AS2012 Small Pharma

From left: Pamela Stephenson, VP of marketing in charge of Incivek brand; Paul Daruwala, VP of marketing/HCV franchise, Vertex Pharmaceuticals 

Knowing your competition is always helpful,” offers Paul Daruwala, VP of marketing, Vertex Pharmaceuticals. Daruwala spent 18 years at Merck, cutting his teeth on the drugmaker’s hepatitis C pipeline before leaving to head up Vertex’s HCV franchise. That bred a healthy respect. “But ultimately,” he says, “how you market is like stepping onto the field. You know you’re going to play your game.”

Sticking to their game fueled the success of the brand team behind Incivek, even as it faced a daunting rival in Merck, already a presence with older HCV products PegIntron and Rebetol, and whose protease inhibitor, Victrelis, gained approval a week before Incivek.

Some analysts had predicted a fifty-fifty split despite the perception that Incivek was more potent. With Incivek likely to go blockbuster in under nine months, setting a new commercial record, Daruwala’s crew has turned what appeared to be an early disadvantage into a mere footnote in the annals of biopharma lore.

“We [didn’t] get carried away in worrying what [Merck is] going to do so much, as opposed to what we need to do to really educate,” Daruwala says. “That’s where I placed the focus for the team.”

Before launch, Merck signed a co-promotion deal with Roche, seller of its own HCV brands, effectively doubling the marketing muscle behind Victrelis. But Incivek’s Phase III data had shown a 79% sustained viral response for those new to treatment (vs. 66% for Victrelis) and the promise to cut treatment time in half. That tilted the playing field in Incivek’s favor, dictating a product positioning from which Vertex never really strayed.

The rest of the story is one of tight coordination and smooth execution. “This was [the company’s] first launch and was such an important [one],” says Pamela Stephenson, VP of marketing in charge of the Incivek brand. “There was a lot of dedication, commitment and passion to getting [it] right.”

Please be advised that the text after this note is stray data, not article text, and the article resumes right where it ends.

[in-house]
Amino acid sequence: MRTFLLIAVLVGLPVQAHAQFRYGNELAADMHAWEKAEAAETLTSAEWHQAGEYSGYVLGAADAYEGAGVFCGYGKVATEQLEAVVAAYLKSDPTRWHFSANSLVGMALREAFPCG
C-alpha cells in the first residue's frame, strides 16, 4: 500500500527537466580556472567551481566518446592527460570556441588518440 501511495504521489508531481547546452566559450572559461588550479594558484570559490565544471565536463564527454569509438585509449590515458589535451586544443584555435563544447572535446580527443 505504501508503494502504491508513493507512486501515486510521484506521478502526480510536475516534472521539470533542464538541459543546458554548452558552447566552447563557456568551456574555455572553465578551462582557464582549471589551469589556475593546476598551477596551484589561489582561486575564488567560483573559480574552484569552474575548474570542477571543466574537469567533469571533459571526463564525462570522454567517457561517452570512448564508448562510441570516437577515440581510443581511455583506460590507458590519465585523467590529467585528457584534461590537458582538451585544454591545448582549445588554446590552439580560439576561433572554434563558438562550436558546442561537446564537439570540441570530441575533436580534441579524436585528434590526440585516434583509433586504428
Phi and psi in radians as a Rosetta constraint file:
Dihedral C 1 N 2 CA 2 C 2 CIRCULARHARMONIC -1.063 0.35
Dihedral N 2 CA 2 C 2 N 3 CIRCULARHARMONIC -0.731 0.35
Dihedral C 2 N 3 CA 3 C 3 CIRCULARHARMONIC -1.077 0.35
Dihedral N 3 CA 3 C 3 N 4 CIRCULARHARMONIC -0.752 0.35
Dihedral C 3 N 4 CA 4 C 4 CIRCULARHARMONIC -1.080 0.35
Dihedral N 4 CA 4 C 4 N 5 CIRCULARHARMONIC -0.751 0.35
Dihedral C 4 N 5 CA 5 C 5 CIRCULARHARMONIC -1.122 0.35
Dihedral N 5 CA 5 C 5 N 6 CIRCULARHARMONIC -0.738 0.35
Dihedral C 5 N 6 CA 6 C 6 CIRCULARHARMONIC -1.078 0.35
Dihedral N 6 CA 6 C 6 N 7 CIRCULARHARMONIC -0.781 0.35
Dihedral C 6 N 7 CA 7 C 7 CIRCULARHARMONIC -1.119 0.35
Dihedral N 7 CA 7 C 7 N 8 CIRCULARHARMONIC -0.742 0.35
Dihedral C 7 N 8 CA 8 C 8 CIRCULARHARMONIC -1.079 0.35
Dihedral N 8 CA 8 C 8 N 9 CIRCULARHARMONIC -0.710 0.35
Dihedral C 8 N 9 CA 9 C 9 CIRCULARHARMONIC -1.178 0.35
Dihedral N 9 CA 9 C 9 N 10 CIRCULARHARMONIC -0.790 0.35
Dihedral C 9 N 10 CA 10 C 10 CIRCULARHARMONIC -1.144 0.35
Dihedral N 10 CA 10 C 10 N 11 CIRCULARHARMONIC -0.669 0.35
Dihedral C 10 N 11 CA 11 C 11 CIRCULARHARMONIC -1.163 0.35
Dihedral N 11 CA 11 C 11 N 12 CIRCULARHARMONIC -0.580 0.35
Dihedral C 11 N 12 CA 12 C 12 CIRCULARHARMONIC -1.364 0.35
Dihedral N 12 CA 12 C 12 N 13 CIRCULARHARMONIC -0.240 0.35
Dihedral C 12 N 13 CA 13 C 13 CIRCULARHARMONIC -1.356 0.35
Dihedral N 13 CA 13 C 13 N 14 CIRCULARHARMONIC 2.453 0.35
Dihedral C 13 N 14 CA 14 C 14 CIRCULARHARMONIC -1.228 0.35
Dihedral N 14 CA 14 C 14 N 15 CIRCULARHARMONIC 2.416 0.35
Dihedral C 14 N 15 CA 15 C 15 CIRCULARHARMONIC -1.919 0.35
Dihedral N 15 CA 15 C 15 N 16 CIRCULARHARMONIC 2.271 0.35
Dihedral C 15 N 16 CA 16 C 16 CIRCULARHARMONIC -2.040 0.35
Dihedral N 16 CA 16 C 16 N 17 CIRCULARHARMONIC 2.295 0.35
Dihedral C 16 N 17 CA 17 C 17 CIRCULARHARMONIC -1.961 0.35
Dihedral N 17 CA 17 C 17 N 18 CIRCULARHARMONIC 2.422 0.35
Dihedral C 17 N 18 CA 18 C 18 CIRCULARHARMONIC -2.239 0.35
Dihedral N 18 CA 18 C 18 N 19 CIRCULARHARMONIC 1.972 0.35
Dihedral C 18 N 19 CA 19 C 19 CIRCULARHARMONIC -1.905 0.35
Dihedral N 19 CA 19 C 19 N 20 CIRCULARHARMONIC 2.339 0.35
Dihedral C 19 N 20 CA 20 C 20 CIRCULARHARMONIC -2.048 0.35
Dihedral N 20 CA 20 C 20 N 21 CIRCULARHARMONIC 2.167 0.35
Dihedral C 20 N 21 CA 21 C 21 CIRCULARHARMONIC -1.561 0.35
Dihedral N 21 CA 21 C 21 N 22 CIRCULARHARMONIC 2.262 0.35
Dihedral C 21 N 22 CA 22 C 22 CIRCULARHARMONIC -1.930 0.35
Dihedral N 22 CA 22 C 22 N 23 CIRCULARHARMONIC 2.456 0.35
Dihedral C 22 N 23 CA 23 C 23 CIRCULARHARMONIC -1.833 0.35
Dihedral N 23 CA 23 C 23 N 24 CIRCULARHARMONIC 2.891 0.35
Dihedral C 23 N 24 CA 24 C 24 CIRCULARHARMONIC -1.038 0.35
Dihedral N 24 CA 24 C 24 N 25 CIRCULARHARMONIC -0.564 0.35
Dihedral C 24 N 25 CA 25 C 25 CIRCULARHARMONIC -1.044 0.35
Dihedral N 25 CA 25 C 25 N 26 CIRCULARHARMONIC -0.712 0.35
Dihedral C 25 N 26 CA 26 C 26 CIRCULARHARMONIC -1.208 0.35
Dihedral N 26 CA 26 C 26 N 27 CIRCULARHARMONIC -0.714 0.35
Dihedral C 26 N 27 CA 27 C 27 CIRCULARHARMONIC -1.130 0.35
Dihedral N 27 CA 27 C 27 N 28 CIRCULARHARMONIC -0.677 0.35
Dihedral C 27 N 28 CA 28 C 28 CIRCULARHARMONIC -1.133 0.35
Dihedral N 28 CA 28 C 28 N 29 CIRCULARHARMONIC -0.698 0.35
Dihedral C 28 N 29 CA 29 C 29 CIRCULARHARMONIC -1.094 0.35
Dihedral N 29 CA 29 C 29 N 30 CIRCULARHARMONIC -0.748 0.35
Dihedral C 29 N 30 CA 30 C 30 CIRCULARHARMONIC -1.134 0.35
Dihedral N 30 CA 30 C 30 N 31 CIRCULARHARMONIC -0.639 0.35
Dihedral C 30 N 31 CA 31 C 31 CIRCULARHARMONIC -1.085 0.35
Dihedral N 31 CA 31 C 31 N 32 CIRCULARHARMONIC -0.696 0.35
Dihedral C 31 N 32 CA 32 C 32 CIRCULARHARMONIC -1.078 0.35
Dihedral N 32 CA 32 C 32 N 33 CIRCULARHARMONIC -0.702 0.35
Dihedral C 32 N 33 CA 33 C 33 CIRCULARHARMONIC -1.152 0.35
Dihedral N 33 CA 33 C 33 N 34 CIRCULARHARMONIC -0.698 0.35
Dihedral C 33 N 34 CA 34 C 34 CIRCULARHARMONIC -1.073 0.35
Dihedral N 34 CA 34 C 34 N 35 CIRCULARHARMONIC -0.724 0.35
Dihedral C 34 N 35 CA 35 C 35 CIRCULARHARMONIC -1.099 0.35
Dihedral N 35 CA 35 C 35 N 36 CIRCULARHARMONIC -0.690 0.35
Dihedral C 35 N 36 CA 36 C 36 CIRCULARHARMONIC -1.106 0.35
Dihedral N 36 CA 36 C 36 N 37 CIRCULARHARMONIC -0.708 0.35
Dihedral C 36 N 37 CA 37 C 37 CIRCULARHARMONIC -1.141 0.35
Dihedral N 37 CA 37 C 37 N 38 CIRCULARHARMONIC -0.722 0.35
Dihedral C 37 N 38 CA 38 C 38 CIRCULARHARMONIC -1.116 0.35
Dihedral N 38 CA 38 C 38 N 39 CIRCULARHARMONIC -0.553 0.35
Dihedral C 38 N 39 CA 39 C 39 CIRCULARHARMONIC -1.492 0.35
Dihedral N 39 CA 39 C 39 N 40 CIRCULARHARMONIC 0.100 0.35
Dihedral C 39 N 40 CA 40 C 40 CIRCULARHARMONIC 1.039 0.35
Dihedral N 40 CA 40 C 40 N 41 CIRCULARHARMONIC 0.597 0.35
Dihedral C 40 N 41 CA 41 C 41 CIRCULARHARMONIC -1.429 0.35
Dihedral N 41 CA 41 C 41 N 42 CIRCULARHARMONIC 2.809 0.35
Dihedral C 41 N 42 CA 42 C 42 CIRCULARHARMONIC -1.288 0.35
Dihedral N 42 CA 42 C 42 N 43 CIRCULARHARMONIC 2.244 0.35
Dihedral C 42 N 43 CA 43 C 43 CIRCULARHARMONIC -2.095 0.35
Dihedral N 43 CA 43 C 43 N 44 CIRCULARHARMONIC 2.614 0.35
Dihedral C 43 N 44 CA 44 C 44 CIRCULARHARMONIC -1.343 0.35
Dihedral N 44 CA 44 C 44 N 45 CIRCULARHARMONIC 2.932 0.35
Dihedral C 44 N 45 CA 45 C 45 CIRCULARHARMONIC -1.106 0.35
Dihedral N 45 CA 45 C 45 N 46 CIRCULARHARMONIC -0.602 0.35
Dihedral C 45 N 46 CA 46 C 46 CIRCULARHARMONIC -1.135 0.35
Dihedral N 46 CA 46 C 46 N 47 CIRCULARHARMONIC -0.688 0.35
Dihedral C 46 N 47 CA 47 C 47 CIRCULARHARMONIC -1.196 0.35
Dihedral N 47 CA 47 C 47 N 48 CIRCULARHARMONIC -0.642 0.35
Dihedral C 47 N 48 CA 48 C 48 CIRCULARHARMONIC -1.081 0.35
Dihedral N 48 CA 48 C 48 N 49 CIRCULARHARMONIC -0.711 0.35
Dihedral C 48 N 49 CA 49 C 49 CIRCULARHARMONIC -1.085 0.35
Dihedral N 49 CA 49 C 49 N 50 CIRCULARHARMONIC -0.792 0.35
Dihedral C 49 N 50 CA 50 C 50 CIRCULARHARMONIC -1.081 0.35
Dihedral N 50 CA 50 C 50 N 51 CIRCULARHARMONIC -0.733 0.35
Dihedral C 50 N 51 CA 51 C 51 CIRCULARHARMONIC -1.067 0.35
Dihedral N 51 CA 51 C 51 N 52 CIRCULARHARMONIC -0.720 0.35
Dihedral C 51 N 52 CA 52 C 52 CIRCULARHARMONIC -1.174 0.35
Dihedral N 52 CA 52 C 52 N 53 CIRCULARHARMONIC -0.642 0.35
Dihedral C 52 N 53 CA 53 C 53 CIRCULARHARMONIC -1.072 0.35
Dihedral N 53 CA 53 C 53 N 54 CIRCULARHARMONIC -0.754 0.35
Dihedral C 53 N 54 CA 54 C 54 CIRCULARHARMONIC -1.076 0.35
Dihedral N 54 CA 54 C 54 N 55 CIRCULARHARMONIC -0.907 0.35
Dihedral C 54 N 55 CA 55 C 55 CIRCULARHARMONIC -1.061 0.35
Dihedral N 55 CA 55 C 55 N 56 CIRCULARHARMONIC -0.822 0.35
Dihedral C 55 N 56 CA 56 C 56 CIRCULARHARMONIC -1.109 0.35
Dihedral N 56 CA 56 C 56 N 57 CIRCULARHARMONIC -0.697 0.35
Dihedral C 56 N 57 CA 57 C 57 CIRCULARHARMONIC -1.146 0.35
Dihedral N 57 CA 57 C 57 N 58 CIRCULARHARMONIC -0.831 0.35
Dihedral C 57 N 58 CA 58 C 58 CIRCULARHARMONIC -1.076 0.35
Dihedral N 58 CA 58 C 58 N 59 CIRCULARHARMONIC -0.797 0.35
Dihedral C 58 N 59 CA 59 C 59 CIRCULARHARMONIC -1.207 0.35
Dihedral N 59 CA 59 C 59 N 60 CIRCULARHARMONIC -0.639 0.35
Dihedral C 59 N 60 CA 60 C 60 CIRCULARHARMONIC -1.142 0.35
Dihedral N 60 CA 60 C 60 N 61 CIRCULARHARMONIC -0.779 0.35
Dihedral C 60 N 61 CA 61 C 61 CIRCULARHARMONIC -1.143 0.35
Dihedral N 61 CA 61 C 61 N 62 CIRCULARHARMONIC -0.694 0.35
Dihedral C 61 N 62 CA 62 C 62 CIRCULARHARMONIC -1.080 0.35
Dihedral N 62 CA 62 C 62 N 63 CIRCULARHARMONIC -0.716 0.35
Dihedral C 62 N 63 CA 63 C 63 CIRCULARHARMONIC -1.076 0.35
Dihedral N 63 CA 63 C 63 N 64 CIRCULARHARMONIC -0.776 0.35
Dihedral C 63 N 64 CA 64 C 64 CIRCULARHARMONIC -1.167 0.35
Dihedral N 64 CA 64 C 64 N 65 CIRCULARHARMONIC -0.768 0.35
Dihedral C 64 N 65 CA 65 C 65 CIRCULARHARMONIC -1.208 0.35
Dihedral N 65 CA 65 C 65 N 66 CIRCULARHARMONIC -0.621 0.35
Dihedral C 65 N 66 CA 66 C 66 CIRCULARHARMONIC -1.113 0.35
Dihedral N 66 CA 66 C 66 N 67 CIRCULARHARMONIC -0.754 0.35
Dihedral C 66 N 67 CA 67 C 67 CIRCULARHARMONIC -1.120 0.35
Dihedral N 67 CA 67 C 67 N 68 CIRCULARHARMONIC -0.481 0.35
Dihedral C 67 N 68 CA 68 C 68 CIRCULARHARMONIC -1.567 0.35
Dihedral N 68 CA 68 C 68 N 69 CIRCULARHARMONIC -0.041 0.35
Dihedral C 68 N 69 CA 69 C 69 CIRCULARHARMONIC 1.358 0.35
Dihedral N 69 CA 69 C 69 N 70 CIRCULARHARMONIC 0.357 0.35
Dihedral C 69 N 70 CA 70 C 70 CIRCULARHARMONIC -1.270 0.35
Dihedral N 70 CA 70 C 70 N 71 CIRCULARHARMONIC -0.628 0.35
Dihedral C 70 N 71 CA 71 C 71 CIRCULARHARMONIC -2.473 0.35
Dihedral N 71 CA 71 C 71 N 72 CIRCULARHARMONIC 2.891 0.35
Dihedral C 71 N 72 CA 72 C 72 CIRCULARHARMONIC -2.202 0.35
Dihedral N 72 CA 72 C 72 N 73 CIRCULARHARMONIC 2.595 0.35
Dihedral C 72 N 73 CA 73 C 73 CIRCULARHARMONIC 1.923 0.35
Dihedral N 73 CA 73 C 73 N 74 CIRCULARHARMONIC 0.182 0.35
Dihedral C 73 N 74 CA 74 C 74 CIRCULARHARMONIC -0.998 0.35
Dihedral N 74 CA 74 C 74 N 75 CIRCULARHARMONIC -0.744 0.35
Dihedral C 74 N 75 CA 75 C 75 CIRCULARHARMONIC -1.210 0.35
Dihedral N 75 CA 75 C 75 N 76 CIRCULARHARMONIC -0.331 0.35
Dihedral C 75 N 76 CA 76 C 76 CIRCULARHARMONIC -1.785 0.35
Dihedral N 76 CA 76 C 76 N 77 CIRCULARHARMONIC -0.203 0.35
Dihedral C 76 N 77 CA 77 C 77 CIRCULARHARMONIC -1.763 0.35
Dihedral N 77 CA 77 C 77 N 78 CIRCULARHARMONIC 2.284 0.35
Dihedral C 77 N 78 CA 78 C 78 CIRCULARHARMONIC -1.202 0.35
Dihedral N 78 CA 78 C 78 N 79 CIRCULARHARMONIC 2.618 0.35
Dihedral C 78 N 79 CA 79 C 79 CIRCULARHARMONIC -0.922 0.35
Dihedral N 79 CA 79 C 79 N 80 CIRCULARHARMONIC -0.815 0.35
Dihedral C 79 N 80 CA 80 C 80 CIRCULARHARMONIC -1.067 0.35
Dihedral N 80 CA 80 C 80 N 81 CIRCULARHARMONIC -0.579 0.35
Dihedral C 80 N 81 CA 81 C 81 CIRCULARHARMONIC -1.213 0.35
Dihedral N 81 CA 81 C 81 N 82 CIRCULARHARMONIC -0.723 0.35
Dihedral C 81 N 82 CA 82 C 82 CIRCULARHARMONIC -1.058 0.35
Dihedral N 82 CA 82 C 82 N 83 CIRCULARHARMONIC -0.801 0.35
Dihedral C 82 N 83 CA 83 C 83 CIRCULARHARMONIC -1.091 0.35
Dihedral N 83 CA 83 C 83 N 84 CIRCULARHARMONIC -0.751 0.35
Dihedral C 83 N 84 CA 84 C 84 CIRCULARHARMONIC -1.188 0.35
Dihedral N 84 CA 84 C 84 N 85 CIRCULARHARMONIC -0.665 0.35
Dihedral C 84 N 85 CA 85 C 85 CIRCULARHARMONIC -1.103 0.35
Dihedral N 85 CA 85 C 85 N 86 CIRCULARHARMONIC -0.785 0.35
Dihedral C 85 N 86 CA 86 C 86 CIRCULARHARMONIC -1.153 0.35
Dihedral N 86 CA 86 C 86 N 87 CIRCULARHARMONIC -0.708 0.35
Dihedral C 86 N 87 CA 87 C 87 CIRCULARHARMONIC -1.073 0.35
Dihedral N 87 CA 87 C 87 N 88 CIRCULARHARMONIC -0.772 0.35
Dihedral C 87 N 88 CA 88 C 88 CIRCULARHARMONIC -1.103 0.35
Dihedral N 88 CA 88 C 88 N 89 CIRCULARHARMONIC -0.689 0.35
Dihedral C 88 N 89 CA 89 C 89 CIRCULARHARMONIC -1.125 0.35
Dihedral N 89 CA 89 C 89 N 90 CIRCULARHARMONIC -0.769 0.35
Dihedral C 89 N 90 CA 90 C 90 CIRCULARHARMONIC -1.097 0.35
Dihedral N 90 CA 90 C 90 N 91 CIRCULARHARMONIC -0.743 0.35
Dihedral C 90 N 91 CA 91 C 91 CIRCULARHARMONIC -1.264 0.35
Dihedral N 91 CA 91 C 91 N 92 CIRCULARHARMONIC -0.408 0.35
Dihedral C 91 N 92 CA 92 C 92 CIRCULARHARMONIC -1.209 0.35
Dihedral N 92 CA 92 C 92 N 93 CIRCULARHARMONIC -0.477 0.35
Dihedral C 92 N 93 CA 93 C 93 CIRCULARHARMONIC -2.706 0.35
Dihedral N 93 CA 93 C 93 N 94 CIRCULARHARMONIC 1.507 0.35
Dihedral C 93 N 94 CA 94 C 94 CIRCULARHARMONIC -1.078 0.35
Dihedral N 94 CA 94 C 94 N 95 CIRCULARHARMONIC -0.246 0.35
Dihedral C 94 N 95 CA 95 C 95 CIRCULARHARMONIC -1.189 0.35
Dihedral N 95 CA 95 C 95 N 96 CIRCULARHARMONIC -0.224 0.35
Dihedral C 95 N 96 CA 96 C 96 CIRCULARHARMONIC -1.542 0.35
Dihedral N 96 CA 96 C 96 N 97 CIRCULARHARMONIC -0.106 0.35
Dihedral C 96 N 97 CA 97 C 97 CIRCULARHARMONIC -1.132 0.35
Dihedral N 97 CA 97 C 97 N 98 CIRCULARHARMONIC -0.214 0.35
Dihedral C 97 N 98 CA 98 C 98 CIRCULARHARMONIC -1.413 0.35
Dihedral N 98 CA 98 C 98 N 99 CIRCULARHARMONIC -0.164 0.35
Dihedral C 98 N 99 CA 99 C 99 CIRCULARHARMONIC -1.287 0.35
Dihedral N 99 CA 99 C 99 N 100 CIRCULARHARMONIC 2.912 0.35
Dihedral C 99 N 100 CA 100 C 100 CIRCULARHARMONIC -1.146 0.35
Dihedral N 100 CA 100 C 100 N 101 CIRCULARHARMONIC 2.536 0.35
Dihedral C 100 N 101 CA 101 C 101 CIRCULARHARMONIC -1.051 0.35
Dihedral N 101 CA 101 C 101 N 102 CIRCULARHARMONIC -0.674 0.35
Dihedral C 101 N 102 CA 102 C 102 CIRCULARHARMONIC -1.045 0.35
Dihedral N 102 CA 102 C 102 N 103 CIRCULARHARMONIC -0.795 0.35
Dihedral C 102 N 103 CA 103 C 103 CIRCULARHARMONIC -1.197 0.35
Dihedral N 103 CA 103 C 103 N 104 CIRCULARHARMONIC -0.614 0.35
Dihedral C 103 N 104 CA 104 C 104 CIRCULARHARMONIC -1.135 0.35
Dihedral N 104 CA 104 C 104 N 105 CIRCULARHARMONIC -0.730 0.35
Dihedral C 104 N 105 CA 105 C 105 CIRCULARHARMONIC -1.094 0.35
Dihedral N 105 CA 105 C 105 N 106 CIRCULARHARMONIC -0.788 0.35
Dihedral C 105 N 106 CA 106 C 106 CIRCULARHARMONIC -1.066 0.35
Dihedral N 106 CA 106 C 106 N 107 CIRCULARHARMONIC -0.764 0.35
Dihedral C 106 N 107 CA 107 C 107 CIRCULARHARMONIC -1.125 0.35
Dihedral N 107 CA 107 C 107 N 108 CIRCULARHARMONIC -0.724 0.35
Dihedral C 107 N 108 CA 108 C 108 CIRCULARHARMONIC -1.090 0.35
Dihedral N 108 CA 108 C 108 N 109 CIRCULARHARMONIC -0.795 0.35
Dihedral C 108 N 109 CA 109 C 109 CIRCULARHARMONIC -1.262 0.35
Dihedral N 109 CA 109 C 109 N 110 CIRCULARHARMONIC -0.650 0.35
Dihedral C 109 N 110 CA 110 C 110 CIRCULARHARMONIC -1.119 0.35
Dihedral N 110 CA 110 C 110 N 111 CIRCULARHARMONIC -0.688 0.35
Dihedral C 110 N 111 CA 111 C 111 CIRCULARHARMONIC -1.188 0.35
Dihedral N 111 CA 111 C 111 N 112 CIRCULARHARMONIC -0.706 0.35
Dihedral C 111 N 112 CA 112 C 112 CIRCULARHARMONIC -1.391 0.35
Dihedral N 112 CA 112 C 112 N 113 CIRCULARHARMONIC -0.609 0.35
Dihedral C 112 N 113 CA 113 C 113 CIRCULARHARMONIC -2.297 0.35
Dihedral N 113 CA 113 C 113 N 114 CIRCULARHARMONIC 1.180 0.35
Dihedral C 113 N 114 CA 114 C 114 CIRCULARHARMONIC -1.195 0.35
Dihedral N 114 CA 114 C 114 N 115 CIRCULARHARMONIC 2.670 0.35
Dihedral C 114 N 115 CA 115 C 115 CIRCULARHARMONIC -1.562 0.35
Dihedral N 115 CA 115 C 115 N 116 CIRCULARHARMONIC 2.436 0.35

A big challenge was educating physicians, patients and nurses about taking Incivek along with interferon and ribavarin, each dosed and administered differently. Total duration is six months or a year, depending on response, and things can get confusing.

The literature showed that, “with really complicated treatment regimens, the more the patient is prepared, understands the consequences of their disease, and is ready to make a lifestyle change, the better they are with adherence,” explains Meredith Manning, senior director of marketing, who headed up patient education.


Prior to launch, Vertex set up an unbranded patient education site,, using it to provide information about the virus, along with a professional education site at, to jumpstart non-product scientific dialog.

With final approved label in hand, Vertex got educational information (sans promotional claims) to sales reps, and used a satellite webcast to beam it to the speakers bureau, arming them with more than just the package insert.

A treatment management guide had pictures to help providers manage the main side effect—rash. The guide “enabled providers to act confidently, assess the rash and take appropriate action,” explains Dallan Murray, senior director of marketing with a focus on HCPs.

Now that Vertex has DDMAC sign-off on its marketing claims, and a branded DTC campaign set to start this month feature actual patients.